You can't drive it fast enough to work acceptably.

    Accurate 31-134D when dimensioned to .311" bands and nose .310 with tolerance negative WILL work.

    You need to pin out your cylinder throats to determine correct bullet fit. No avoiding this if you want the gun to shoot well. Groove diameter of the barrel means absolutely nothing. My Ruger .30 Carbine has .310 cylinder throats, a .308" bullet is too small and WILL lead.

    Linotype alloy is unnecessary in terms of strength, because you will be limited in case capacity and won't generate enough pressure up upset the alloy. But RCBS molds being dimensioned the way they are, being based on linotype alloy, you are essentially doomed to failure. RCBS molds cast hopelessly undersized with anything other than linotype, and linotype is too hard for this application and unnecessary.

    You would be MUCH better served by a production mold of proper dimensions to cast .310-.311" diameter from a suitable alloy such as 50-50 linotype and plumber's lead, or wheelweights +2% tin, which can be very readily obtained from Accurate, LBT, NOE or Mountain Moulds. The RCBS mold is a waste of money and source of frustration....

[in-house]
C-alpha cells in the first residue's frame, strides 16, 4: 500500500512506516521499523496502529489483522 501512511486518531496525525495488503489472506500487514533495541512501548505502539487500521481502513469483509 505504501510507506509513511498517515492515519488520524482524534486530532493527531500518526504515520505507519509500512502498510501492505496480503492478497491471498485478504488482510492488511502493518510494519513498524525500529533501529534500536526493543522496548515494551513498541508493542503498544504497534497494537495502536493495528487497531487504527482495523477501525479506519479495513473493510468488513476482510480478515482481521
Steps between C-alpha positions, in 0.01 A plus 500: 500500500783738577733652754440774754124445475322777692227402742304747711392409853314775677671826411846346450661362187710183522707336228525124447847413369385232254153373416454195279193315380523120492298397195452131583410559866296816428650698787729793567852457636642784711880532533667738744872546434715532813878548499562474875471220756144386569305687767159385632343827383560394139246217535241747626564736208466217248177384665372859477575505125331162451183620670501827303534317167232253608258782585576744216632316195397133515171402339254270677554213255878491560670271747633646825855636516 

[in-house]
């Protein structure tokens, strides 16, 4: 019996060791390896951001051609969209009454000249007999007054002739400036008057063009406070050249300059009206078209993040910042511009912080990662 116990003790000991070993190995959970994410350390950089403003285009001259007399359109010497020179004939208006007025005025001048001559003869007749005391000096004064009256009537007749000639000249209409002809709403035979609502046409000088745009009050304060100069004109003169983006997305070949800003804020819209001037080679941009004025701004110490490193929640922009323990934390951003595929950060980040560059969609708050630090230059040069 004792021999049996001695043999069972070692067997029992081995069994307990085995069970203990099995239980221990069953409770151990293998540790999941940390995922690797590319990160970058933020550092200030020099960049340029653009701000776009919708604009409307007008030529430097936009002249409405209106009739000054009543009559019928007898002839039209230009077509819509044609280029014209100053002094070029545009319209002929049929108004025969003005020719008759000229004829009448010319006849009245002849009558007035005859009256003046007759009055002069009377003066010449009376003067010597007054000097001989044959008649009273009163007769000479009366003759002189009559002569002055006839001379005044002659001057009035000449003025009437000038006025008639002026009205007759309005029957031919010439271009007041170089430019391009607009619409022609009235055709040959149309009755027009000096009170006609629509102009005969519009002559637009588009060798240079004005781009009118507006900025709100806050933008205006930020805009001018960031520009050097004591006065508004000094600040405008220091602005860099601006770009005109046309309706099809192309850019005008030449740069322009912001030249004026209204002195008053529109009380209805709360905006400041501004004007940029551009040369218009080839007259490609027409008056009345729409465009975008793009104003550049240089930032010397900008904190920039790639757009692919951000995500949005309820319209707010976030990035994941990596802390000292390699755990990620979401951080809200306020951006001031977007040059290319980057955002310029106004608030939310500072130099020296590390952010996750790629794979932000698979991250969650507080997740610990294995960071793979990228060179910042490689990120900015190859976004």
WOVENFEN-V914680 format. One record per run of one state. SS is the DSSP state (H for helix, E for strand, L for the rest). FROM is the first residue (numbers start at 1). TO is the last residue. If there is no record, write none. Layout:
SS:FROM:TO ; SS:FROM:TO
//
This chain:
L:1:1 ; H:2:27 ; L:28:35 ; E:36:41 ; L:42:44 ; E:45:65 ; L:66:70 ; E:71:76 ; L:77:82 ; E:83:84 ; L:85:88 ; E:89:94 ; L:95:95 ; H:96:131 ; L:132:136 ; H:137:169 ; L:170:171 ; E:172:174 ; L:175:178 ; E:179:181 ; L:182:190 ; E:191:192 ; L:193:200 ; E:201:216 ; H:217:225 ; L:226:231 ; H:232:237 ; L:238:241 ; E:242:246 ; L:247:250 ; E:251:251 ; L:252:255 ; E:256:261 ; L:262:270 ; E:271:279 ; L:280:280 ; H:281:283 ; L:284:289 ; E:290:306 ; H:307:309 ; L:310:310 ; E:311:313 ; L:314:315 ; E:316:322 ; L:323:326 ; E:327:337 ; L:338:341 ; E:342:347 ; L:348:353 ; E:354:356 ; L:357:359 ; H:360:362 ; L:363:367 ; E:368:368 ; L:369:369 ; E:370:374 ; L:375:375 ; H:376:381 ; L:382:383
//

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  8. #8
    Boolit Bub jski's Avatar
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    I sent my Blackhawk to Nevada Smith asking if I needed to have the cylinder throats bored out any or the forcing cone enlarged. Because I tried some .309" diameter bullets and they simply wouldn't fit into the cylinder.

    Nevada Smith said stick with .308" bullets, which is what I've done to date with good success.

    My wife's M1 Carbine with her at the trigger is a nail driver with Montana Bullet Works:

    308, RCBS 82009, 115gr, RN-GC
    Linotype, BHN 22
    Diameter: .308"

    It's also a winner out my Blackhawk.

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    Boolit Bub jski's Avatar
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    I bought 100 of Montana Bullet Works finest 150 gr. .308" bullets, so I'll continue forward with my experiment. I assume the odds are against this succeeding but failure is sometimes the best teacher.
    Last edited by jski; 07-16-2017 at 12:55 AM.

  10. #10
    Boolit Bub jski's Avatar
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    BTW, an interesting PDF showing fastest to slowest burning powders:
    Relative Burn Rates

    I'm surprised to see H110 in the middle of the pack. Thought it'd be among the slower burning powders.

  11. #11
    Boolit Master Outpost75's Avatar
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    Quote Originally Posted by jski View Post